It was the wicked problems facing the world that attracted Miriam McCormack to study agriculture in the first place, and now she gets immense satisfaction from playing a role in research into food security in developing countries.

Miriam graduated with Honours in Agricultural Science from the University of Tasmania in 2015, and her first job after graduating was as a Research Program Officer in the Social Science and Economics Cluster at the Australian Centre for International Agricultural Research (ACIAR).

Her day-to-day role involved managing international research for development projects in social science research, agricultural extension, gender and livelihoods.

Miriam said the best part about the job was the opportunity to travel and meet new people.

“During one year, I went on four international trips to Indonesia, India, PNG and Pakistan, and two or three interstate trips. It is a great time in my life to be doing lots of frequent travel and it is also great making lots of connections,” Miriam said.

“I think the most interesting and exciting experiences I’ve had have been when I’ve been out of Canberra and meeting lots of different people from completely different backgrounds and different interests.

It is so interesting hearing different perspectives on agriculture and what it means to be a farmer in Papua New Guinea or what it means to work with mango producers in the Philippines. Those are the really interesting and exciting connections for me.

Miriam interviewing smallholder beef farmers in Vietnam, 2015.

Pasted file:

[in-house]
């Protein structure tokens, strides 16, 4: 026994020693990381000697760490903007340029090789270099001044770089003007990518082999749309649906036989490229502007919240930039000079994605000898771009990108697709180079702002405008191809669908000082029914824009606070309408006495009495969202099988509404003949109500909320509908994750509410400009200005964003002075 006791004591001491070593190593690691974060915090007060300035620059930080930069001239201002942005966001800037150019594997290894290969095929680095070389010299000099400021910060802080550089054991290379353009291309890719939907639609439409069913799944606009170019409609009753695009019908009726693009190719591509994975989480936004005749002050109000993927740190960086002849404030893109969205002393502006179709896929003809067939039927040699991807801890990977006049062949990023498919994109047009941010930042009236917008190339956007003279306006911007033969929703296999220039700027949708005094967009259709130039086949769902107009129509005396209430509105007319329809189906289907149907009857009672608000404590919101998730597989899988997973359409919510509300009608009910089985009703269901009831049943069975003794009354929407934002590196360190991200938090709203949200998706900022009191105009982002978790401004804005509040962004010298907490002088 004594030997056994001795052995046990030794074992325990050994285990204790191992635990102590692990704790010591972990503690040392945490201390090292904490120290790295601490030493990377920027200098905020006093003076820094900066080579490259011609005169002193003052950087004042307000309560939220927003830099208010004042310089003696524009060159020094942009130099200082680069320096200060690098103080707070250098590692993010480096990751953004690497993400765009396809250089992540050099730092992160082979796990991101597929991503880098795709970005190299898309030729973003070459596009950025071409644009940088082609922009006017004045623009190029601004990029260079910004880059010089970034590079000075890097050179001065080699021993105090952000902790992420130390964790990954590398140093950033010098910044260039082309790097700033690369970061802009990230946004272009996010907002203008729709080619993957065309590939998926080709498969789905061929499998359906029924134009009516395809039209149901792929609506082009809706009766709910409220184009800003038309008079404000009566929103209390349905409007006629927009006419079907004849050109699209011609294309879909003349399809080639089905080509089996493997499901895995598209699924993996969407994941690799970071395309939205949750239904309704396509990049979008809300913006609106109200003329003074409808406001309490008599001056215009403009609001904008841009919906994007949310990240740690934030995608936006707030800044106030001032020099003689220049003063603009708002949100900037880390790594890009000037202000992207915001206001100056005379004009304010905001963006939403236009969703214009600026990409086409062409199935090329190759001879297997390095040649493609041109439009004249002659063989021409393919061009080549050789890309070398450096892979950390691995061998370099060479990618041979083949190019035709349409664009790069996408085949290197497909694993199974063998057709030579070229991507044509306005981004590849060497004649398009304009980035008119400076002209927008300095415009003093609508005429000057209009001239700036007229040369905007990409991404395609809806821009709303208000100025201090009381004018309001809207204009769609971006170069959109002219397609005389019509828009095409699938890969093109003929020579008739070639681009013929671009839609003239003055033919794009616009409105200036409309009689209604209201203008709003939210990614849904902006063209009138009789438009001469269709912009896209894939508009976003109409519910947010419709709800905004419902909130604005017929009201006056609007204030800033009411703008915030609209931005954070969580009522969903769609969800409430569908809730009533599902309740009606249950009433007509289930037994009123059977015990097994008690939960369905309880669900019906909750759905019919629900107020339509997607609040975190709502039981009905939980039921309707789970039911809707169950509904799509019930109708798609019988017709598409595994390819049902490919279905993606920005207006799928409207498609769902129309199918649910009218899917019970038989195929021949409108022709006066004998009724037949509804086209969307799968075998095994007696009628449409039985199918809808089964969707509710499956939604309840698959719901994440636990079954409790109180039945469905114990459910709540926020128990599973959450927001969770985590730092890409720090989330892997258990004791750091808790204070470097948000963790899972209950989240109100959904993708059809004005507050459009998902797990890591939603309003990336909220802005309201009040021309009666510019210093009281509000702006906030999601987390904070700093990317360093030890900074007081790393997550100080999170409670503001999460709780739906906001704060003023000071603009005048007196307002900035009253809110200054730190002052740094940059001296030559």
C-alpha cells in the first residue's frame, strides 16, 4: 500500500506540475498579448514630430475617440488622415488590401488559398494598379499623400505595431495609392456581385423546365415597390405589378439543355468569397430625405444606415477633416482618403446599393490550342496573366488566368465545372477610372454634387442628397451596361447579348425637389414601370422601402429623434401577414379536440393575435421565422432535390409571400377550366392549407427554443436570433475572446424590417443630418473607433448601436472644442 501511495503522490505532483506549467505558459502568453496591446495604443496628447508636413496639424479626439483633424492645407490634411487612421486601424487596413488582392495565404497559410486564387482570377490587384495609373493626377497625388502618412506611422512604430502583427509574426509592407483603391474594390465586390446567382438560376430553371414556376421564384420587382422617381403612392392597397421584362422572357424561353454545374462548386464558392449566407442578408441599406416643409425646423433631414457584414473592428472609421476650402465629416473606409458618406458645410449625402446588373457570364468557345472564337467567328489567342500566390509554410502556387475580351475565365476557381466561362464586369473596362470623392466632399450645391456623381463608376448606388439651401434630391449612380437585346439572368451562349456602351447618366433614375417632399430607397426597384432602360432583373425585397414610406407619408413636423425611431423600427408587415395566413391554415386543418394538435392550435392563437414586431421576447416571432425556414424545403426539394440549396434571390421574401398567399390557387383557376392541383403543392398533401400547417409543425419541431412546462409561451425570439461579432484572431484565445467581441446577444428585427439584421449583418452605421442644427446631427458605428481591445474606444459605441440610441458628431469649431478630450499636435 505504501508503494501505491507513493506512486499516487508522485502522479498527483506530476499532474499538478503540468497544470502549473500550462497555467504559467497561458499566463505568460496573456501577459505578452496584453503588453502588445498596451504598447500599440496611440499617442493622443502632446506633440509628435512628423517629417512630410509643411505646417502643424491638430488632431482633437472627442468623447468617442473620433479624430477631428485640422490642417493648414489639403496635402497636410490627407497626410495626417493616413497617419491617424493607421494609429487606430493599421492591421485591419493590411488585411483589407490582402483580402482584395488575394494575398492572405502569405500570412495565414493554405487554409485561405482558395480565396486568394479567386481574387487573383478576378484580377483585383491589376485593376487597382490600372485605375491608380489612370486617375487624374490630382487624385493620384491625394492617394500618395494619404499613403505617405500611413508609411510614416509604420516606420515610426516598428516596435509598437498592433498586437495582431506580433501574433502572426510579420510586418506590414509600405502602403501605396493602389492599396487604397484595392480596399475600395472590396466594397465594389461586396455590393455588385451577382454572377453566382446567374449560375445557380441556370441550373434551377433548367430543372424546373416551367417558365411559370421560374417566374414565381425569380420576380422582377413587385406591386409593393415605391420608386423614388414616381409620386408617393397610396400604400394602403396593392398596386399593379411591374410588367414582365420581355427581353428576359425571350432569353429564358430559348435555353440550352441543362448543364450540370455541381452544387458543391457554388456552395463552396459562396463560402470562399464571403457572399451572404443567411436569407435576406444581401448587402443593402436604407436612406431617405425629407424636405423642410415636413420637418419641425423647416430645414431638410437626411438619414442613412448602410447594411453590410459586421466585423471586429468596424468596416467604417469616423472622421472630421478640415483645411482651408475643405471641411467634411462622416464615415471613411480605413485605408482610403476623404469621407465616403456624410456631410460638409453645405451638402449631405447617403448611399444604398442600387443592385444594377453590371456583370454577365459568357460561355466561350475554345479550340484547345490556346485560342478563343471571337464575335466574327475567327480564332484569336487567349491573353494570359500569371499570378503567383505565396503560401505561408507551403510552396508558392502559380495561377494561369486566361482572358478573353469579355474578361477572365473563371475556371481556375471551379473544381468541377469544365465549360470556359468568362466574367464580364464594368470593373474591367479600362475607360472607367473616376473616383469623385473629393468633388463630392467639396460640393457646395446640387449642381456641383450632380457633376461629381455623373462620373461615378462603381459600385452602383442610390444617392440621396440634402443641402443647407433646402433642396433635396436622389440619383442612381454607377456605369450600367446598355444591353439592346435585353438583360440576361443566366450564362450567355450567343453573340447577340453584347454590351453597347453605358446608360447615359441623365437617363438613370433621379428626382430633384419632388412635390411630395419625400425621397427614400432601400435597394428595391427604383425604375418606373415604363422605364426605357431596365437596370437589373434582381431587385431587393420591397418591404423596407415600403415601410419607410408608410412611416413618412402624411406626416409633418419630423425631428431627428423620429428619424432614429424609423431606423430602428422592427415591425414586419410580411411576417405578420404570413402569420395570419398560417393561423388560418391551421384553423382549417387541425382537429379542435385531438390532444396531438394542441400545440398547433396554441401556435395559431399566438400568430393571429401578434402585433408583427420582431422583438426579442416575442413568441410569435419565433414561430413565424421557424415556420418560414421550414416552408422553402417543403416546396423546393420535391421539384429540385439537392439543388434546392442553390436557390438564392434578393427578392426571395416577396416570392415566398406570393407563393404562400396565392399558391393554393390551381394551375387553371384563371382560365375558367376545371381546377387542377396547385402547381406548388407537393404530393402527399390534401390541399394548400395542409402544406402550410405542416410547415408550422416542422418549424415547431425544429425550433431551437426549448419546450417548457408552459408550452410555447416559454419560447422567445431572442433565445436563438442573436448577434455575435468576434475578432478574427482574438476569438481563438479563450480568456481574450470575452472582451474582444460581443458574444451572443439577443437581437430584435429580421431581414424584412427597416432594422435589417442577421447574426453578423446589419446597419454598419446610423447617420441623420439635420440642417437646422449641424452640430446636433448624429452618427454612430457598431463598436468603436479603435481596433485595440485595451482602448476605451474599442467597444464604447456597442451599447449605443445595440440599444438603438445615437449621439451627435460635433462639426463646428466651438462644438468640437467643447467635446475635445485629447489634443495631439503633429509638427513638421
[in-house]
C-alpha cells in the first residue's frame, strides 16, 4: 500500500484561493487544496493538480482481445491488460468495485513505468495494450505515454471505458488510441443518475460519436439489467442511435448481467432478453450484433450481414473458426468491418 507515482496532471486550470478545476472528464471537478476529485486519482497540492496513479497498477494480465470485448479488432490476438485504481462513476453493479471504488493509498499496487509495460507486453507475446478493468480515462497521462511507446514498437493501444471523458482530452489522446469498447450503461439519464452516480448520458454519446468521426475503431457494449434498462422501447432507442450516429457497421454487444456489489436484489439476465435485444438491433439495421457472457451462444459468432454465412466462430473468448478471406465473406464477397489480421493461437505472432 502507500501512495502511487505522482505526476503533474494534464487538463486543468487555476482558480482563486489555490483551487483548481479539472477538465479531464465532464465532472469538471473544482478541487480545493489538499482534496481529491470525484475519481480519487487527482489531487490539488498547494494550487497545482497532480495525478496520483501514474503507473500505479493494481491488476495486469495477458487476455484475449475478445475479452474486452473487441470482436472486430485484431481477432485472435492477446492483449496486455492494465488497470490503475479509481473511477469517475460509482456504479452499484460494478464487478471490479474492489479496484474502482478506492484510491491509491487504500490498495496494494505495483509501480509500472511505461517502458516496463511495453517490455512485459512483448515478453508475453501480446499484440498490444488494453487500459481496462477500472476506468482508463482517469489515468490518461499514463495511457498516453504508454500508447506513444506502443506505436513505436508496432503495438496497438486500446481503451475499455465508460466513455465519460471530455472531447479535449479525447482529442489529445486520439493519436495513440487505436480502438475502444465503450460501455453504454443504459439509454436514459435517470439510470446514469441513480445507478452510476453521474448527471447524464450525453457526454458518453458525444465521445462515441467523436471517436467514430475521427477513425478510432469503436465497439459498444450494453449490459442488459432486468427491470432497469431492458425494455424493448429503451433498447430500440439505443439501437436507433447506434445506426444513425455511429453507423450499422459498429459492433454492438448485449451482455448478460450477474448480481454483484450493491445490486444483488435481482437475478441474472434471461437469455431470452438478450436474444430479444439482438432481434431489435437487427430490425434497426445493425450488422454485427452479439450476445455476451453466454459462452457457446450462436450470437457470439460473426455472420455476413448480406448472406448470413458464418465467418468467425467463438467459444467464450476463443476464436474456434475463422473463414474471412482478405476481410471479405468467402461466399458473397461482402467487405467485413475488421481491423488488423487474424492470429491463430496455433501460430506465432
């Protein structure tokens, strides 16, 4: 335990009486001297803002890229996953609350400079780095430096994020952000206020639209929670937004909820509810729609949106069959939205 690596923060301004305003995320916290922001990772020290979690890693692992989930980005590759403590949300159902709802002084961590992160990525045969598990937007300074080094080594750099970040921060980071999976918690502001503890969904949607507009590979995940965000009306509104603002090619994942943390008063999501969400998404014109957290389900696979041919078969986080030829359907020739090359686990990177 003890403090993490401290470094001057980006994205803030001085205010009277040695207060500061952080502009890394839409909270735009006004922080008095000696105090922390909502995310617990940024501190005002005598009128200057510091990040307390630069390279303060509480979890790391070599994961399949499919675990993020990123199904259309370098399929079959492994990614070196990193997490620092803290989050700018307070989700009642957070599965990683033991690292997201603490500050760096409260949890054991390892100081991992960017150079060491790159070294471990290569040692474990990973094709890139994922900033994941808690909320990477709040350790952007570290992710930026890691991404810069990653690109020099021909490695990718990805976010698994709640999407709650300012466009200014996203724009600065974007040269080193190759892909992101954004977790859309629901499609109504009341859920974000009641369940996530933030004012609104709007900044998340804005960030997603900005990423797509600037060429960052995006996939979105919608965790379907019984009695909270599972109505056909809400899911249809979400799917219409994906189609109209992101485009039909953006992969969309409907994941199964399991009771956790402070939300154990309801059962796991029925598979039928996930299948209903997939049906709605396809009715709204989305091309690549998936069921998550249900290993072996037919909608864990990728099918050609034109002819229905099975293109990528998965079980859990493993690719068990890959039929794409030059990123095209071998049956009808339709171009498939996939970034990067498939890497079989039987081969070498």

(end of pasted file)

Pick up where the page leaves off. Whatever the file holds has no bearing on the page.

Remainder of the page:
“I think I’ve almost met someone from every Australian university in the last 18 months, so that has been a real highlight for me as well.”

Miriam has been interested in international work for a long time and cleverly incorporated this into her studies at the University of Tasmania. In her Honours year she worked on an international research project, which gave her the opportunity to travel to Vietnam. 

“I was doing honours as part of an ACIAR project that was looking at the scale out and knowledge transfer of technologies among smallholder beef farmers.

“This involved mapping the social connections between farmers and how knowledge and these new forages were being disseminated in the communities.

We really only scratched the surface with that research, and it really whet my appetite for this kind of work. It was incredible, a great experience and I learnt so much on that trip that I use still when I travel for ACIAR.

Miriam has always had a desire to find a career that involved frequent travel,

“I think since I was a little girl I’ve been keen to see the world, and I always knew that I could and would want to work in an international setting.

“I’ve also been really interested in food production and food systems, so for me international agriculture research and development was quite a natural transition to bring those two things  together, but it took me a while to work that out.”

Miriam says she really values the skills she learned during her degree.

“Surprisingly it is not the specific technical knowledge that I use most of the time, mostly I use critical thinking and being able to read and critique scientific writing, speaking, listening and comprehension.

“Those are actually the most important skills because you can always learn technical things if you have a really good strong foundation and I think the University of Tasmania really gave me that.”

In agriculture there are so many different roles for so many different skillsets, and if you’re interested in food and food production, if you are interested in people, plants, animals, the natural environment, or working internationally, then agriculture is an option for you.

The University of Tasmania offers two undergraduate bachelor degrees in agriculture. A four-year Bachelor of Agricultural Science and a three-year Bachelor of Applied Science (Agriculture and Business). There is also a two-year Associate Degree in Agribusiness that can deliver stand-alone qualifications or act as a pathway to a Bachelor degree.